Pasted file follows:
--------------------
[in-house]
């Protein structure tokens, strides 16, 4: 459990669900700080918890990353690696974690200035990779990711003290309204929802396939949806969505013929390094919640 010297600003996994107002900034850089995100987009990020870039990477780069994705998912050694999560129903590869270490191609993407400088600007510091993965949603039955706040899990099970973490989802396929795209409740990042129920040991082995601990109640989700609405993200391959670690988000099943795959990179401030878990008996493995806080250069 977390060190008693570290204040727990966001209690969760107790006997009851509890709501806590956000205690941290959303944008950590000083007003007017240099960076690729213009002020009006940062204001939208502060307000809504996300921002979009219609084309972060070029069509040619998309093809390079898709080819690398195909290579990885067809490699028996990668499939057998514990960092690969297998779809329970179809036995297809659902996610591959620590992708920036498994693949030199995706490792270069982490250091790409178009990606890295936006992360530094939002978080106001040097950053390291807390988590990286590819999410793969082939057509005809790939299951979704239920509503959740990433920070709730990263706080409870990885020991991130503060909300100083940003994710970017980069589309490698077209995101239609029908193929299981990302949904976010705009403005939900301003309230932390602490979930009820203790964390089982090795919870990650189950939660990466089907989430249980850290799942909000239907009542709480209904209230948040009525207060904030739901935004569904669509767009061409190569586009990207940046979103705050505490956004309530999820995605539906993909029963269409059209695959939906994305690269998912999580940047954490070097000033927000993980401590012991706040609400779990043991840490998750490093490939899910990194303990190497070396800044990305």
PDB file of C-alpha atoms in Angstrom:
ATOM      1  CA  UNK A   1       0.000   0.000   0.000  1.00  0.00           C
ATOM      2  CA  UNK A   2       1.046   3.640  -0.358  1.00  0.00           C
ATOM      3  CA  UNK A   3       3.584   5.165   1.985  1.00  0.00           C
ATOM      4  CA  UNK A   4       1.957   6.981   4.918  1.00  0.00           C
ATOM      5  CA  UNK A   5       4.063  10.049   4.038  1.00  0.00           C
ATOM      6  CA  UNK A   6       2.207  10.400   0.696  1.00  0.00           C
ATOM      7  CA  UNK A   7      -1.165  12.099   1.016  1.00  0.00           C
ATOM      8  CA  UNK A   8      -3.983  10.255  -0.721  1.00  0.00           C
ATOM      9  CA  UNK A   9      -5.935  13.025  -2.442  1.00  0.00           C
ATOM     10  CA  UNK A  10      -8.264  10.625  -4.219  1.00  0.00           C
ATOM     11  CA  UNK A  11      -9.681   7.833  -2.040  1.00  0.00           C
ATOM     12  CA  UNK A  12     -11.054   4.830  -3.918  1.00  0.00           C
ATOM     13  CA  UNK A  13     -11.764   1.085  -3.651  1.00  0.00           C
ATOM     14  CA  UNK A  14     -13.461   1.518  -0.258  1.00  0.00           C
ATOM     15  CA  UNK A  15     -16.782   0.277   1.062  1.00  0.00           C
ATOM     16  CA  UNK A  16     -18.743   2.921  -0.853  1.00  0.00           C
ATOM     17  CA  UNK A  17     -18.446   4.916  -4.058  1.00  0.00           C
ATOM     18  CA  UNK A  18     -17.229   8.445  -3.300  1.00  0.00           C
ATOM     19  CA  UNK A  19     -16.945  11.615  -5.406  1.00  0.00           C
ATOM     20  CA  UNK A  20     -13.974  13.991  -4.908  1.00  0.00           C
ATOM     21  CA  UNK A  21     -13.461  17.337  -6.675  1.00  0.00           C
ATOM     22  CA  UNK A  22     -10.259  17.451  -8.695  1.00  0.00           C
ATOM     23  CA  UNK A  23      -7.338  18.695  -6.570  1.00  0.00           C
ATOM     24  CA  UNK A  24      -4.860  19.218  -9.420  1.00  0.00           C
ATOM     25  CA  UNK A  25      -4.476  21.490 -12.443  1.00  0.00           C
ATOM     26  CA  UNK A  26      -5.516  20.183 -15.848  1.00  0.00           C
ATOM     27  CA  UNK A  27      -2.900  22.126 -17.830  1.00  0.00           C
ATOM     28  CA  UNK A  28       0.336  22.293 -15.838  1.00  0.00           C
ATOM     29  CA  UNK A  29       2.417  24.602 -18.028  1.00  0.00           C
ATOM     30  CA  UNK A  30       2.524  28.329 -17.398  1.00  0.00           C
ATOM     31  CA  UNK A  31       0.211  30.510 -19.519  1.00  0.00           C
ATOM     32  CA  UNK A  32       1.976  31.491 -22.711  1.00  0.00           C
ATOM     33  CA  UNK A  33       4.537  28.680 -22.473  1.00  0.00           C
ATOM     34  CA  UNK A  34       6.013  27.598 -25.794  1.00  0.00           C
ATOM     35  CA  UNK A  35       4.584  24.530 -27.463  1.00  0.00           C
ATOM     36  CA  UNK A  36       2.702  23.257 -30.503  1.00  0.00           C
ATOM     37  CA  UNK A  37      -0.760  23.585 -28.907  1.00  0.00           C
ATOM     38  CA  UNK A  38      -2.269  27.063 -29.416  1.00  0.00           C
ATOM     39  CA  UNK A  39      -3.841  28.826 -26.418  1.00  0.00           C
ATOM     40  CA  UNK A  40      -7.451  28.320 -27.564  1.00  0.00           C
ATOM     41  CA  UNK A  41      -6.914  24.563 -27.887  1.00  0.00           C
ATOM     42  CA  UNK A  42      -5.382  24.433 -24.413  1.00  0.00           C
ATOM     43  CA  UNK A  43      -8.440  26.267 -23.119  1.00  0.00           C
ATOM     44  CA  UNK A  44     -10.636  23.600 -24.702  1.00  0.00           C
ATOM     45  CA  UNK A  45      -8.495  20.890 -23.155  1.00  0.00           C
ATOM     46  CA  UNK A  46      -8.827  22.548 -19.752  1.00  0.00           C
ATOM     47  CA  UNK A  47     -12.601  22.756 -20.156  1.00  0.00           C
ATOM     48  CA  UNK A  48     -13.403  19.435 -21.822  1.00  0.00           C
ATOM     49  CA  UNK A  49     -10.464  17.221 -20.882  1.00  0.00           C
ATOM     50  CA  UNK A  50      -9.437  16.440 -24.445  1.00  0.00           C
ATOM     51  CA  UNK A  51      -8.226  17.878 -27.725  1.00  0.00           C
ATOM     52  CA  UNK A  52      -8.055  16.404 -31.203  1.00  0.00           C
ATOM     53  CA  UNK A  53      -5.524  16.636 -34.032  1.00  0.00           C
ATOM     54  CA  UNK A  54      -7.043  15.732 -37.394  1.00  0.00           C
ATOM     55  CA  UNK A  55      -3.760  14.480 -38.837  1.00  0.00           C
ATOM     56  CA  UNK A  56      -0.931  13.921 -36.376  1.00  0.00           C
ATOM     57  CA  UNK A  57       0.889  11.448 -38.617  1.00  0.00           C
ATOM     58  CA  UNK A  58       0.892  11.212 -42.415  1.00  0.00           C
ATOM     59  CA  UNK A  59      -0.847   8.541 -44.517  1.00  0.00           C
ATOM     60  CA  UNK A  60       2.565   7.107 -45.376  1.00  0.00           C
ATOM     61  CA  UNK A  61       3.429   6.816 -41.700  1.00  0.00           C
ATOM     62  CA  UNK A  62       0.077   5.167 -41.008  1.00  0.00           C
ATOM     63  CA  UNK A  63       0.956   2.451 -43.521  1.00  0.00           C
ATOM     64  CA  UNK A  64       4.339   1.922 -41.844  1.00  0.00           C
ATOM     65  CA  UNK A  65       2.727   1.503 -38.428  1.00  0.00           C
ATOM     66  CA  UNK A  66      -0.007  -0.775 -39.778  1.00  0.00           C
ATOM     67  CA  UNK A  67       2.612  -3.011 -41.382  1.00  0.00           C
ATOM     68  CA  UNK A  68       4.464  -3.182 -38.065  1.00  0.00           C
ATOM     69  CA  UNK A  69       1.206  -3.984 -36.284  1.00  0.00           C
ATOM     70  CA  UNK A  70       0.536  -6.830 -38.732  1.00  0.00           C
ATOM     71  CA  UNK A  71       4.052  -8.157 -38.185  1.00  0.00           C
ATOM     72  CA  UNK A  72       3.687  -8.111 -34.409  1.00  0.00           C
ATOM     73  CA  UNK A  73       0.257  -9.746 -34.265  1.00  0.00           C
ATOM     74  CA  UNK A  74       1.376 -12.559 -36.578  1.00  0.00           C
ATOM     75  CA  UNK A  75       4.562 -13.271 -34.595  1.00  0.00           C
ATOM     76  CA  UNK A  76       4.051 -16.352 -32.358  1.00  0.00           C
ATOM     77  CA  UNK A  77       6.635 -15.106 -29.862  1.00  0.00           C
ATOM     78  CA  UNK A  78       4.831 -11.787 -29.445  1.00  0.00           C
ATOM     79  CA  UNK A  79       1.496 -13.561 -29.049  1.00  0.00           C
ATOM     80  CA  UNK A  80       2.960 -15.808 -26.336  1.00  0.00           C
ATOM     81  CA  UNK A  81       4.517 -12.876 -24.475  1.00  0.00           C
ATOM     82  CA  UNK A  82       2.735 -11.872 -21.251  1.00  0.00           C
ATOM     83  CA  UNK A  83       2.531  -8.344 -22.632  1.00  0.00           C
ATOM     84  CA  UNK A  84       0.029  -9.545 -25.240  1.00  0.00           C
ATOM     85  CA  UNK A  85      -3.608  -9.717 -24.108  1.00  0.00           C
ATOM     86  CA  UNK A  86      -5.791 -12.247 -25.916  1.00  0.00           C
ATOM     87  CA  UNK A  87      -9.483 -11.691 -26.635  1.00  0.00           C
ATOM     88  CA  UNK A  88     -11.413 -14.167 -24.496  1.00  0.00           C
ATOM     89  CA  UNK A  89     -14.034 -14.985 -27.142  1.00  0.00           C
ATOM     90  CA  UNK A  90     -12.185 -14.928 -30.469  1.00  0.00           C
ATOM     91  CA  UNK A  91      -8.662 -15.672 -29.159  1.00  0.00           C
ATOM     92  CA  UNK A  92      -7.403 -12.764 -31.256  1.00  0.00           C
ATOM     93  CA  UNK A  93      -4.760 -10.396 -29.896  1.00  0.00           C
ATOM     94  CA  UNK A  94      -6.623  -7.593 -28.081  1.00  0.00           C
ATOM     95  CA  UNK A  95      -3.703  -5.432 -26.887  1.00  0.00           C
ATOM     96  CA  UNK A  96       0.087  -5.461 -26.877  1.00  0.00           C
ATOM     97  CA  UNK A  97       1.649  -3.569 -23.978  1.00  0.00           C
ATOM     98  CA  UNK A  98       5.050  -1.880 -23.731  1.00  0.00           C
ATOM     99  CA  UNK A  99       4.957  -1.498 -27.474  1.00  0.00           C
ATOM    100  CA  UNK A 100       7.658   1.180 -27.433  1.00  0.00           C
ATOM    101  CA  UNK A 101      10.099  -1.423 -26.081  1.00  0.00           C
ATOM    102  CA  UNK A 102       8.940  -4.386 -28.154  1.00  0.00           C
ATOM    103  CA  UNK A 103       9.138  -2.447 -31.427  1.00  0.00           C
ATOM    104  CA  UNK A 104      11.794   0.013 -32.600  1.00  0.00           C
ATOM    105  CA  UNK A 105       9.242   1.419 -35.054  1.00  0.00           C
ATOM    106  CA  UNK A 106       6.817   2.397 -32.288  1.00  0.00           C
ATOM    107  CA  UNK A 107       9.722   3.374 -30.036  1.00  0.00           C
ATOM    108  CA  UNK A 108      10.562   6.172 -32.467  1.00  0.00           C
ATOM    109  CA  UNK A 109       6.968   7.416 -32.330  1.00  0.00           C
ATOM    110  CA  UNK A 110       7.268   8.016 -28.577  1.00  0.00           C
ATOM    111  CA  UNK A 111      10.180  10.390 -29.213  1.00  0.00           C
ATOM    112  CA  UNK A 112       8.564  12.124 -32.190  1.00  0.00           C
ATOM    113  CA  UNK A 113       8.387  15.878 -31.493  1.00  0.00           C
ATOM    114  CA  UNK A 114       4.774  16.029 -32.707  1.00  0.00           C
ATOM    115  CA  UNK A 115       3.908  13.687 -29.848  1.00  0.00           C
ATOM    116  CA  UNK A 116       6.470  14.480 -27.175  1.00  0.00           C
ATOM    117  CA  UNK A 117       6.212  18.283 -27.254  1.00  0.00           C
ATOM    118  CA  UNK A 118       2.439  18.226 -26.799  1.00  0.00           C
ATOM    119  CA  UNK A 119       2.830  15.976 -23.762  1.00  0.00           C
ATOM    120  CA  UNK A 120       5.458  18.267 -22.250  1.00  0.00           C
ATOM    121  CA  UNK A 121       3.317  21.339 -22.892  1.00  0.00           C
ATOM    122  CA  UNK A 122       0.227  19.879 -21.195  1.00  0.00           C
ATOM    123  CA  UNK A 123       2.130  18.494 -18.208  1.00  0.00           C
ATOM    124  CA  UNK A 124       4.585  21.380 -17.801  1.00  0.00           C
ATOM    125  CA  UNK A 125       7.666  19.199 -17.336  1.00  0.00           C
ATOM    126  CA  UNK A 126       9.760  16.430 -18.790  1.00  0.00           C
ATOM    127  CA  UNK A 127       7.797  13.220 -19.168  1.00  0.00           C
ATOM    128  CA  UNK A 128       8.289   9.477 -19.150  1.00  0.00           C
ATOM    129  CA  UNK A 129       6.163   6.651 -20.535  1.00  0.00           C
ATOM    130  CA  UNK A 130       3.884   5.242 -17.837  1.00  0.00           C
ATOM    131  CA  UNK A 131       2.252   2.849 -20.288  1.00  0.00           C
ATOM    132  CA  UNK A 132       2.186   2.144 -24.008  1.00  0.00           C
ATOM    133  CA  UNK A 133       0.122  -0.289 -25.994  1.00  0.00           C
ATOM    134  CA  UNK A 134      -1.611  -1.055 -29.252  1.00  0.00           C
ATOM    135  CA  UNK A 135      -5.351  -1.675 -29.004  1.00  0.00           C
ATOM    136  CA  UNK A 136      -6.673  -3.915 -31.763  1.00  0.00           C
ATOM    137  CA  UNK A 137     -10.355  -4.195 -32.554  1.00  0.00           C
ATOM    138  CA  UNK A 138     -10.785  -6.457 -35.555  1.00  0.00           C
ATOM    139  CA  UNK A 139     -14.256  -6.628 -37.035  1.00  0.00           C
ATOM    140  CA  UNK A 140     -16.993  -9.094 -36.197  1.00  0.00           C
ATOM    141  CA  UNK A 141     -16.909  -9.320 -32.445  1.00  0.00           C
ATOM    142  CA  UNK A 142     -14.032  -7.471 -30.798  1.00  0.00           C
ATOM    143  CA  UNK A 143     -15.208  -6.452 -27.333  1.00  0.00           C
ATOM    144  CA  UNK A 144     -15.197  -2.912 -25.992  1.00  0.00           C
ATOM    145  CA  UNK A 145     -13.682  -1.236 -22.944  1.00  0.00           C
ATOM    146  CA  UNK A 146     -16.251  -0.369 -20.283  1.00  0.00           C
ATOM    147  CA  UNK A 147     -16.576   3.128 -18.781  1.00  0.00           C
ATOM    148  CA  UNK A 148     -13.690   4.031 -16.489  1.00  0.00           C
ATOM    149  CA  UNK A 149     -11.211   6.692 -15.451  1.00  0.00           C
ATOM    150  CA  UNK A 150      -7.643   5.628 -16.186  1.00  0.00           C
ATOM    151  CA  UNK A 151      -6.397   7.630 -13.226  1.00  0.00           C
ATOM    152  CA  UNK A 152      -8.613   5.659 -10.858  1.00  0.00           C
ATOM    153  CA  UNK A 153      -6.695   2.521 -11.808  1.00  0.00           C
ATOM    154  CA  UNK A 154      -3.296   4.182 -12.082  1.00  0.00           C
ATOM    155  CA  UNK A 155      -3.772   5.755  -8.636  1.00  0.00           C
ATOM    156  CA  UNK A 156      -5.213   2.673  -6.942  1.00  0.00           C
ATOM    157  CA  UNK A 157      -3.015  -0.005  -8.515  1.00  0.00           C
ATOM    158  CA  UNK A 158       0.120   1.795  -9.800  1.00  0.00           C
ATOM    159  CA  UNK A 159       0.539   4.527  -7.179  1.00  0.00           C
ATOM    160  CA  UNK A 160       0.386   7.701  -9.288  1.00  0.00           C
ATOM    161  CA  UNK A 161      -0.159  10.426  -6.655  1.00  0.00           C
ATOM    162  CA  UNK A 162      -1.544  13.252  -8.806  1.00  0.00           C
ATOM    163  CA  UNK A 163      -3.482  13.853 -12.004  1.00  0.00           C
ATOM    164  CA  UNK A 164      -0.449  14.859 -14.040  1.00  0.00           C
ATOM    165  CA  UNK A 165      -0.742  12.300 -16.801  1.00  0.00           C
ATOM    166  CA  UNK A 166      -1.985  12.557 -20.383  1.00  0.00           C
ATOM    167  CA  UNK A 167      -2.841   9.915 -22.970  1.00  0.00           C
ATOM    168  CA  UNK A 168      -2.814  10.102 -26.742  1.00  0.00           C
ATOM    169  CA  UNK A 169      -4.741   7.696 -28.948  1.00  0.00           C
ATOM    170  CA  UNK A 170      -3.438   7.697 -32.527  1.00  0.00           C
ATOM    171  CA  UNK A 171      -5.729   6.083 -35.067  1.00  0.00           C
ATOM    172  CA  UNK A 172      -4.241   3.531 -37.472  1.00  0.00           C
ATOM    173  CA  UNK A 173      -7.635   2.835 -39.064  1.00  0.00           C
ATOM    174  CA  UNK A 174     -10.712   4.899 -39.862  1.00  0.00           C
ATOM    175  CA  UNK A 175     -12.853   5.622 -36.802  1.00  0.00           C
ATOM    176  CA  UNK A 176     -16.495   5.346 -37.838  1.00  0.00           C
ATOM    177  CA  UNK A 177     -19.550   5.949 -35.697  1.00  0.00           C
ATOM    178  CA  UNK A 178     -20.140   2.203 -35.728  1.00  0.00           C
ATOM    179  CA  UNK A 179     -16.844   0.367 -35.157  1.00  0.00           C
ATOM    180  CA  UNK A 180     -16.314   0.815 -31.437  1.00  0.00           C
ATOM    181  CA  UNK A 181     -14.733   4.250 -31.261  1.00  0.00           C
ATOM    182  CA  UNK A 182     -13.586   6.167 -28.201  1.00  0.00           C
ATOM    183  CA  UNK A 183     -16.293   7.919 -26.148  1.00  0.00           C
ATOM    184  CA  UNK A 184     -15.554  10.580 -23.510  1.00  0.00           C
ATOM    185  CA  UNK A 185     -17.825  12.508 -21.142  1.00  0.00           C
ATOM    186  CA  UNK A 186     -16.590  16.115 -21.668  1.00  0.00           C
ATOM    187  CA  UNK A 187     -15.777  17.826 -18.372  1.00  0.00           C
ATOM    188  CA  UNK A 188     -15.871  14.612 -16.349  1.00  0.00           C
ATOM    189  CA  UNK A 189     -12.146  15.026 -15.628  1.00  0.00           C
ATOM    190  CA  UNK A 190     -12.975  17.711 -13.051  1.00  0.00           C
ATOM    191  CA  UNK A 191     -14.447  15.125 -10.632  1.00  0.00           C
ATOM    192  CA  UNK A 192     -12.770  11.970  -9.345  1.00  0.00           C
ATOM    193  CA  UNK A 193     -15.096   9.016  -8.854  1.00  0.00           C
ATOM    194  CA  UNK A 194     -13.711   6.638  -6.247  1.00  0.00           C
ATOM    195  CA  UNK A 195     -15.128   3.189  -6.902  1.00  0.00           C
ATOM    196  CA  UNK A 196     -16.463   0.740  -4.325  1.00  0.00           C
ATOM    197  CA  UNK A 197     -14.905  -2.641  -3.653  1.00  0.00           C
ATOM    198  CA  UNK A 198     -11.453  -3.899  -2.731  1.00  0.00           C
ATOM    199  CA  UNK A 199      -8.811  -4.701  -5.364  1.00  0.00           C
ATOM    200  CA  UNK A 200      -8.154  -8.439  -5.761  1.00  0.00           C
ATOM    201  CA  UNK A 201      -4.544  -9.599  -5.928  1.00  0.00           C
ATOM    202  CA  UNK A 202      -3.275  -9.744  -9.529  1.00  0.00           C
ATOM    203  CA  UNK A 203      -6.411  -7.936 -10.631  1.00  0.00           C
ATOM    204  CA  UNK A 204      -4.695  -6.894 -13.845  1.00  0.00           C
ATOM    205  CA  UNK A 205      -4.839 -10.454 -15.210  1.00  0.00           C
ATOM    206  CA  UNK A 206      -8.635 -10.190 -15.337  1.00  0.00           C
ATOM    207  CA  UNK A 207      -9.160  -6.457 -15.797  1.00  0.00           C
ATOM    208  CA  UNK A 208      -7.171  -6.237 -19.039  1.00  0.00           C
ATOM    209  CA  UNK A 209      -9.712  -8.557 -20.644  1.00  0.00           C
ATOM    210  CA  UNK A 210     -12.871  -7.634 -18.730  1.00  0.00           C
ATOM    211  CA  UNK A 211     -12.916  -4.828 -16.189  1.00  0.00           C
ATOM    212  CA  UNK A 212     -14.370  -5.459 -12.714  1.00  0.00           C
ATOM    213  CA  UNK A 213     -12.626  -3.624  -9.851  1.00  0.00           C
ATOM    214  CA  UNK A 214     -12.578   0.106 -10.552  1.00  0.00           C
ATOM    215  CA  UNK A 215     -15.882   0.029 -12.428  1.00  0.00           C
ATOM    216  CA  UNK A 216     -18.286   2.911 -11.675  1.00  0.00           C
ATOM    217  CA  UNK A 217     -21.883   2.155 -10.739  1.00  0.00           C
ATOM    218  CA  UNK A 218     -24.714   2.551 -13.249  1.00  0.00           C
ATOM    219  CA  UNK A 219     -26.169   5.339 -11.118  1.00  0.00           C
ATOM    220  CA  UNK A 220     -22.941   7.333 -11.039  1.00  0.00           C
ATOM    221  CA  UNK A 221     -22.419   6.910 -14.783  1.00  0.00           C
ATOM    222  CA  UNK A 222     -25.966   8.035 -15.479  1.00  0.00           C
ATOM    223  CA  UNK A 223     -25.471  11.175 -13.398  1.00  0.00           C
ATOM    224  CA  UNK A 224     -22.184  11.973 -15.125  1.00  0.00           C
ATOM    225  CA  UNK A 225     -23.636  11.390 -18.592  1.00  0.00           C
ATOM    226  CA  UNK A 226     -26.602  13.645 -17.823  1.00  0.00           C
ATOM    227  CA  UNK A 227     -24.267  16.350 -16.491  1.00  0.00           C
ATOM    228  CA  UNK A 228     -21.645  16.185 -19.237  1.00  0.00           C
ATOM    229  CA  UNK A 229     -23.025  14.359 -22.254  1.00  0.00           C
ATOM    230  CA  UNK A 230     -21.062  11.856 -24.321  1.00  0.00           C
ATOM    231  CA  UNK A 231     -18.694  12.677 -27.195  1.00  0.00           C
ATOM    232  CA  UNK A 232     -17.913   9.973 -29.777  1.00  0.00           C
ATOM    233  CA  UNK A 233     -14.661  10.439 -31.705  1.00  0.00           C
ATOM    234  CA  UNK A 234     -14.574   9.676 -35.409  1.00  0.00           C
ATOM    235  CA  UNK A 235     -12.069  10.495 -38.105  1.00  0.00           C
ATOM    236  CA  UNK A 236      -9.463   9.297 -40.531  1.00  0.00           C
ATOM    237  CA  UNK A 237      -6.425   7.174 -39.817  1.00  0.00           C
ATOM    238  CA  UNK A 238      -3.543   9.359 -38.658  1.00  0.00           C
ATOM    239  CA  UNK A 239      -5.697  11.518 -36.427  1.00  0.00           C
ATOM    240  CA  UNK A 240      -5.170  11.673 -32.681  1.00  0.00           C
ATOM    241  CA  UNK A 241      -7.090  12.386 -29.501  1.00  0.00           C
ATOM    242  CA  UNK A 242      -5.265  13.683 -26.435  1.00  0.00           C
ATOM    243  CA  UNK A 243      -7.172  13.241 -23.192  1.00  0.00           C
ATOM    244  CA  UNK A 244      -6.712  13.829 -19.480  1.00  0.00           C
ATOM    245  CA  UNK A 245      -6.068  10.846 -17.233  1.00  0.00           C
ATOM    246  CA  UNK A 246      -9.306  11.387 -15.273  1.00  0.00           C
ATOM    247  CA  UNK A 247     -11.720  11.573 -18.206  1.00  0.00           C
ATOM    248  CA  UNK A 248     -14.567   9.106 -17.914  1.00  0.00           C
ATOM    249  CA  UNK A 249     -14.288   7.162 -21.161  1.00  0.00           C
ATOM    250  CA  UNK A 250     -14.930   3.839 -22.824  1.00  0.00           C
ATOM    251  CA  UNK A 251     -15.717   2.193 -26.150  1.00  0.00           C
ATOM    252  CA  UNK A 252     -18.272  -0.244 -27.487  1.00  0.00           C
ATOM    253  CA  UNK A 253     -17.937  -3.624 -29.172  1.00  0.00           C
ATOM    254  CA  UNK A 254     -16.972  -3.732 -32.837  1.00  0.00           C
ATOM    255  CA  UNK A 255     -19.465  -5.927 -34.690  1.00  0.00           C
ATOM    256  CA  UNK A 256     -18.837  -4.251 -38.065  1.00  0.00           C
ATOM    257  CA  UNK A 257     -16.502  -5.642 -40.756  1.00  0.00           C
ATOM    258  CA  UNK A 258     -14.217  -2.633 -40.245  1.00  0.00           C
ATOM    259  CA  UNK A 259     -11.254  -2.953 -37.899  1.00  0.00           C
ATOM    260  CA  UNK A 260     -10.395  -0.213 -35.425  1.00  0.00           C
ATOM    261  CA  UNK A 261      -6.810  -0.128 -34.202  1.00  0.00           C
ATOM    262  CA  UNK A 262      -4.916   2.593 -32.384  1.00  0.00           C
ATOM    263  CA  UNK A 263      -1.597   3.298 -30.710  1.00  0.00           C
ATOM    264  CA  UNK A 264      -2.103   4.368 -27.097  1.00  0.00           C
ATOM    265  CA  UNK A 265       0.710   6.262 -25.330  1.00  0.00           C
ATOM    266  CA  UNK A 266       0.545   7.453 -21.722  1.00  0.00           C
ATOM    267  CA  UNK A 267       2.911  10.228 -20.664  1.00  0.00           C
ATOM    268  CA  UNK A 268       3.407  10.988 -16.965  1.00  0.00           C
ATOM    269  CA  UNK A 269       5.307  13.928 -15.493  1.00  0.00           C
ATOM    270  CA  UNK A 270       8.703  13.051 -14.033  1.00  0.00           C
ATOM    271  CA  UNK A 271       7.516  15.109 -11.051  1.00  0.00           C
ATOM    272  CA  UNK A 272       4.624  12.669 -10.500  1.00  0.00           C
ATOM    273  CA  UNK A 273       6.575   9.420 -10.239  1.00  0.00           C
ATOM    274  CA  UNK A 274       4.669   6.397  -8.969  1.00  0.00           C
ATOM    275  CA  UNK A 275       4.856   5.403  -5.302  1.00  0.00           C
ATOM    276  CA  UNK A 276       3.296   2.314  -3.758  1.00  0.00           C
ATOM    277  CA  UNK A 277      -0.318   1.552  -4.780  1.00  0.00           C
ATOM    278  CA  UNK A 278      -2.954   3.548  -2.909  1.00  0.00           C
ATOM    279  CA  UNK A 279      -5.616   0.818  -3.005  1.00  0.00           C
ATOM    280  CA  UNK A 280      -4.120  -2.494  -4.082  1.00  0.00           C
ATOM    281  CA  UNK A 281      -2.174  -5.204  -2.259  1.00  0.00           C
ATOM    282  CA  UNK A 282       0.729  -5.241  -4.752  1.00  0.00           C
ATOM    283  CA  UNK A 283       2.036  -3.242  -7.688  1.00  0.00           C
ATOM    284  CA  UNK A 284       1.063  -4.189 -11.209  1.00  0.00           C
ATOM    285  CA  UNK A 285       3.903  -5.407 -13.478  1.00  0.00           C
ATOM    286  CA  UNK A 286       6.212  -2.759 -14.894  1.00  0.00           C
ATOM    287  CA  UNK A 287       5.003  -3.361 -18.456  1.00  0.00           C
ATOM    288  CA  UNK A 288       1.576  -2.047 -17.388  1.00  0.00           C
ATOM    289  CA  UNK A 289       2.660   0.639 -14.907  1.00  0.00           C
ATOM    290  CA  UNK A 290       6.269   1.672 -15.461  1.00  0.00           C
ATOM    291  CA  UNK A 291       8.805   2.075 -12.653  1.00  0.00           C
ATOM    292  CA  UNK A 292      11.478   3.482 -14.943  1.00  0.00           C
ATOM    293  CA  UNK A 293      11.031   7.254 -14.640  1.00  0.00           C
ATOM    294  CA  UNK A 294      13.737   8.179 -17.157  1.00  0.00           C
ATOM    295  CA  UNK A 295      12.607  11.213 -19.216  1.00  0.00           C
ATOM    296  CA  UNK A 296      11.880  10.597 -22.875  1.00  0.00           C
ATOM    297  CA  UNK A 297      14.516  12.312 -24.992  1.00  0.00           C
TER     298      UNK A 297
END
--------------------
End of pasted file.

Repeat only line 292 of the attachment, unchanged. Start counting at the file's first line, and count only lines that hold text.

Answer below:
ATOM    289  CA  UNK A 289       2.660   0.639 -14.907  1.00  0.00           C